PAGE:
The ability to make predictions is an astounding quality of retained-mode systems. Unlike the imaginary immediate-mode beings, we can start seeing what might be. And we humans are blessed/cursed with the ability to go one step beyond that: we can imagine alternatives. We create multitudes of “what might bes”. This is where the true significance of the Decide step becomes evident — we need to choose among the many things that “might be” to pick the Action that will do … what?
Turns out, we have preferences. We want some alternatives more than others. In our minds, the possible futures aren’t equal. A way to think of it is that we have a preference toward a certain state of the environment that we are imagining, as compared to our perceived current state. Instead of having just one model of the environment, we carry two: “what is” and “what should be.” The sum of our preferences manifests as intention, or our desire to move “what is” toward “what should be.”
Every team is born and continues to exist around some objective. The objective itself may change over time, but it is the presence of this objective that holds the team together. This team, with some understanding of the environment — “what is” — sets out on a journey of applying intention, to influence the environment toward some state, or “what should be.” From this perspective, the OODA loop is about steering — shifting the environment into some desired state.
Whoa, this is kind of a big insight, isn’t it? We’ve been walking around the OODA loop for a bit now, and — boom! — here we arrive at this moment. What is the point of the OODA loop if not saying: “Hey environment! I have some ideas about you. Let’s dance.” Within an OODA loop, intentionality is always present. There is no need for the OODA loop without it.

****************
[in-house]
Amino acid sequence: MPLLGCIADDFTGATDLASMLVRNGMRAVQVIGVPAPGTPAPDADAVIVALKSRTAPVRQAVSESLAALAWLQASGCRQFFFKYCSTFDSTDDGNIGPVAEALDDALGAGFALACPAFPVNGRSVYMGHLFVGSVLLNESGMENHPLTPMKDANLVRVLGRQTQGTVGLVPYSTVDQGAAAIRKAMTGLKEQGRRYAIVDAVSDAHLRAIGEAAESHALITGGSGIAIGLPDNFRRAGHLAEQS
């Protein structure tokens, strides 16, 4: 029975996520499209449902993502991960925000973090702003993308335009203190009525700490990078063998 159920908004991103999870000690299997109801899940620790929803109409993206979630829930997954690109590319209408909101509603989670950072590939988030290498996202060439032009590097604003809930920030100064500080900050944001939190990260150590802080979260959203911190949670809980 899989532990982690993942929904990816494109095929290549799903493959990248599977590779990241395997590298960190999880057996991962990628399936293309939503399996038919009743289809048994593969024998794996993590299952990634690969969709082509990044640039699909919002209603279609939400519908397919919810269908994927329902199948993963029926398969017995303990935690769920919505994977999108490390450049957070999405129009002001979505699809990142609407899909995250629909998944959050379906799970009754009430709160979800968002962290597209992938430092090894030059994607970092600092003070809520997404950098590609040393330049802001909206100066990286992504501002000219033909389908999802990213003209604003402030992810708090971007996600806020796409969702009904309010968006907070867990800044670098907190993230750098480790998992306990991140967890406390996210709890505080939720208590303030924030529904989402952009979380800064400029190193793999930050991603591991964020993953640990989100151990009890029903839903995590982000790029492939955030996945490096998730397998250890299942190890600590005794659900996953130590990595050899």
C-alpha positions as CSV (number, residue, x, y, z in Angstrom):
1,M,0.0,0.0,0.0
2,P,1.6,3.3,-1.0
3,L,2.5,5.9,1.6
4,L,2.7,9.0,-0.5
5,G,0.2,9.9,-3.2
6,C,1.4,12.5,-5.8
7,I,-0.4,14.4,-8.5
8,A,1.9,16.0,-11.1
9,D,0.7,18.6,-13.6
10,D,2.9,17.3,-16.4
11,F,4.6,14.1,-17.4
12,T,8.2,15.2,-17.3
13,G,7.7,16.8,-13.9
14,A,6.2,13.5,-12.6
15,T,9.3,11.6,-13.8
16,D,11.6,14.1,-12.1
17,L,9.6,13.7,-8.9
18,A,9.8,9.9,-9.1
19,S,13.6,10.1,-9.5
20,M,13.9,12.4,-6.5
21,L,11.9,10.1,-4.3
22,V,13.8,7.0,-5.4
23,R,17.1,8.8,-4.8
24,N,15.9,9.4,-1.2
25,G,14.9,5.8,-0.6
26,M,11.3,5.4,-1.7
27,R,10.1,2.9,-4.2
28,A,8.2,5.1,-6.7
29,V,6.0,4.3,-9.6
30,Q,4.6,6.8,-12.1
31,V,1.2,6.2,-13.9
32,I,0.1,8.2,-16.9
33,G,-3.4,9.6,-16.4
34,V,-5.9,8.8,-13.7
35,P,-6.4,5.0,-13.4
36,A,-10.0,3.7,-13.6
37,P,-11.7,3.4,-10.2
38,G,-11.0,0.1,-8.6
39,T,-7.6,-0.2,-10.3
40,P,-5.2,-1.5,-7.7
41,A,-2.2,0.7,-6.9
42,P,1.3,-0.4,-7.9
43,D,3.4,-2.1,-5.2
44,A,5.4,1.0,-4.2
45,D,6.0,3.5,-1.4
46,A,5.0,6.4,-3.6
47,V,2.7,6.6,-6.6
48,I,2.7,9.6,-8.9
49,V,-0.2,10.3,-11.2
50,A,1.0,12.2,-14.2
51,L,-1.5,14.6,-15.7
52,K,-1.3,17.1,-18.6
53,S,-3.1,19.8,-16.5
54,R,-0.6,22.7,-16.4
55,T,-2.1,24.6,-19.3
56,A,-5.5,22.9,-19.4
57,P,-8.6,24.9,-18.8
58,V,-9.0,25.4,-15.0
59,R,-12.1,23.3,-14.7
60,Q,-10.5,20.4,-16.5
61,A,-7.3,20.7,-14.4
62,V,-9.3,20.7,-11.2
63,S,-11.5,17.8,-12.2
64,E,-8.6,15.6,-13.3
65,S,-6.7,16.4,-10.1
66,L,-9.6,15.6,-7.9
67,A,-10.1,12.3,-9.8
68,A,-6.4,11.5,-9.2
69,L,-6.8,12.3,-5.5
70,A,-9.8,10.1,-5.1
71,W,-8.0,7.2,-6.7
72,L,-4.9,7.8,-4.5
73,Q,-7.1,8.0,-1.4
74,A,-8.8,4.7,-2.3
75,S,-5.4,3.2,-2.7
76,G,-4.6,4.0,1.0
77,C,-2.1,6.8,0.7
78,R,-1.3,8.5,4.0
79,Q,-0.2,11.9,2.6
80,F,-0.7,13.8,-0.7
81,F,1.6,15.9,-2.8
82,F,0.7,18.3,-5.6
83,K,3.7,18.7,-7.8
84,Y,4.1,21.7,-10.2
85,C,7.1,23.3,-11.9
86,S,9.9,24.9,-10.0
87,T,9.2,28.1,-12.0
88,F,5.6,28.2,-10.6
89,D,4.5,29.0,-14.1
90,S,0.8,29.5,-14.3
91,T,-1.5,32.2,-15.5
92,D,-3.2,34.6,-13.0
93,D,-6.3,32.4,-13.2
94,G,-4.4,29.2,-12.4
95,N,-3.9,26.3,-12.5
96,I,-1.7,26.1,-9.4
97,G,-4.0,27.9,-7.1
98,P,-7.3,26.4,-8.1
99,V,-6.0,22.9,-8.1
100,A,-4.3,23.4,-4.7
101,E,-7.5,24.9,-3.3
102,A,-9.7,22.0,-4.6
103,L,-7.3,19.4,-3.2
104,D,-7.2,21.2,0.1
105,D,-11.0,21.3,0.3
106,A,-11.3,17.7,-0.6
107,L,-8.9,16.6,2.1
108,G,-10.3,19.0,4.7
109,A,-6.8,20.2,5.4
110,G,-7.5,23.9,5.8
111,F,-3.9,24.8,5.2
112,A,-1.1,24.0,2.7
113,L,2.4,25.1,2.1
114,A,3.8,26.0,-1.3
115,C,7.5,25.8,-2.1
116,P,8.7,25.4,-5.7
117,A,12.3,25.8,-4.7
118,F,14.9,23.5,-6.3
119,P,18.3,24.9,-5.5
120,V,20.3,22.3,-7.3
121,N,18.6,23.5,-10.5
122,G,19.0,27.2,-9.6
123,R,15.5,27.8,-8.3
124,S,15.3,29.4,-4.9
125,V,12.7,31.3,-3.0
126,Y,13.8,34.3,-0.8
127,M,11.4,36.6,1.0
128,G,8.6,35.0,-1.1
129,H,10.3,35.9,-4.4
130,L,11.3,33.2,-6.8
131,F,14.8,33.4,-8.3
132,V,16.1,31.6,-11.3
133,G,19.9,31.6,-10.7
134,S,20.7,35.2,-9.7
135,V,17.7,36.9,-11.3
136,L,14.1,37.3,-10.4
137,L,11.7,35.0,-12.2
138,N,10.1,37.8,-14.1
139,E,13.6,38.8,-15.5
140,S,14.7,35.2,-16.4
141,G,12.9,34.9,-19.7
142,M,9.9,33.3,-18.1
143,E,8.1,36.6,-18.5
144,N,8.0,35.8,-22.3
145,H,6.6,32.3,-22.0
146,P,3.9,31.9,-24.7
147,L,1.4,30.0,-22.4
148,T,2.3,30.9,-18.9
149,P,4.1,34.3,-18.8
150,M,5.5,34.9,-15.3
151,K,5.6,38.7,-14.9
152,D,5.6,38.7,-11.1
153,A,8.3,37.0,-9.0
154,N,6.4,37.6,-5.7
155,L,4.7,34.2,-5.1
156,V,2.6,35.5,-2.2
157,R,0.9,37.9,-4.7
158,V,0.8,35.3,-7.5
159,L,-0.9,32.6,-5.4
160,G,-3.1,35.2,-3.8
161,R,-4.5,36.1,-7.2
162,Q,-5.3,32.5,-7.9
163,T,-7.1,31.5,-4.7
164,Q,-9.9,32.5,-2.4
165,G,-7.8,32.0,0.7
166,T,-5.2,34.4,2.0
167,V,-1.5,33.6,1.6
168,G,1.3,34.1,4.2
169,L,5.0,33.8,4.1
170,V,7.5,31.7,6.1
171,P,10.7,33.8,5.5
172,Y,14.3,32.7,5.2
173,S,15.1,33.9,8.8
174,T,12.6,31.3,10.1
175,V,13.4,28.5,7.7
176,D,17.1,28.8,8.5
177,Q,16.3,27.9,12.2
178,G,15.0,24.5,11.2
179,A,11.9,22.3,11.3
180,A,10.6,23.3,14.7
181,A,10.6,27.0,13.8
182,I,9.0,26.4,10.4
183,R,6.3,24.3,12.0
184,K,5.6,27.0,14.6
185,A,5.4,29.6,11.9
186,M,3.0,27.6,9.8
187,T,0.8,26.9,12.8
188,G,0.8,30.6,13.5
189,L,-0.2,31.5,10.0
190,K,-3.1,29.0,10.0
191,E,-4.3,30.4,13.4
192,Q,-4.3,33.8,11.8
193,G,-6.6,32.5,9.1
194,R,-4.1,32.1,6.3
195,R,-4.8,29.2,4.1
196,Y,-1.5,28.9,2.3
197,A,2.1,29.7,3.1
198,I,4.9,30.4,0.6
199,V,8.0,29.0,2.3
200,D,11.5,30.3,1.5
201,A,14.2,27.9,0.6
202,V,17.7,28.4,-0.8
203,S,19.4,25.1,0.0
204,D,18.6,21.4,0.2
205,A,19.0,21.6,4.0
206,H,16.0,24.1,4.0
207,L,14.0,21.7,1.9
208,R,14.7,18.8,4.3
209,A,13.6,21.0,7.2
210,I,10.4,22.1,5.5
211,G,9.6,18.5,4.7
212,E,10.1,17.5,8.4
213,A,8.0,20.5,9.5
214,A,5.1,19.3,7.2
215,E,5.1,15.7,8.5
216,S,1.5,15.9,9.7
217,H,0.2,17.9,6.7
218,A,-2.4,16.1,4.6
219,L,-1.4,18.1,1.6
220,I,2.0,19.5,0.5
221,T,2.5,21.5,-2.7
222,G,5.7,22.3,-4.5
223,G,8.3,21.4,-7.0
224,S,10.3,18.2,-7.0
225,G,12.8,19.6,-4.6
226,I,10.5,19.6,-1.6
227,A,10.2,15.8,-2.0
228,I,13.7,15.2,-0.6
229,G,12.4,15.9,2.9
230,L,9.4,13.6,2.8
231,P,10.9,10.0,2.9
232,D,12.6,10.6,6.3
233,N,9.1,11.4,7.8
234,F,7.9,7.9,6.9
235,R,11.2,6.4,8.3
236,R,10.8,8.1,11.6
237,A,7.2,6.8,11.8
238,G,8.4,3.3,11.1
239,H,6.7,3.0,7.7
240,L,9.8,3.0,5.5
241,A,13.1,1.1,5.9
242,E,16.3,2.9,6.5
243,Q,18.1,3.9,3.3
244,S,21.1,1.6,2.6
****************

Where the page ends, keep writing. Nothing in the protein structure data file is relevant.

This whole steering business doesn’t come without downsides. Most individuals and certainly many teams don’t have the “what is” and “what should be” models clearly separated. One of my friends has a habit of pointing out the distinction, occasionally blowing people’s minds. This lack of separation commonly leads to the “what should be” model influencing the Observe and Orient steps. When Observing, we tend to filter out things that shouldn’t be there, and when Orienting, fit things that should be.
Guess what that does to our prediction error rate? That’s right. The more we the “what should be” model bleeds into our “what is” model, the higher is the error rate.
We live in a world where it’s hard not to notice the instances of conflation of “what is” and “what should be.” From conspiracy theories to magnetic personalities creating “reality distortion fields” around them, to filter bubbles, we are surrounded by them. We even have a term to describe some of these instances: cognitive biases.
At the same time, this conflation can be productive. A team believing that they can ship a product may indeed ship a product, despite the overwhelming odds. Had they not mixed their “what is” and “what should be,” they would have seen right through their silly naivete at the start and folded early. Lucky for them, the environments are steerable – they can shift to “what should be” under certain conditions. The trick of any team lead is to recognize and hold the delicate balance between productive and unproductive blending of “what is” and “what should be.” Another friend of mine calls this balancing “dancing with delusion,” and I love how well it captures the nature of the process.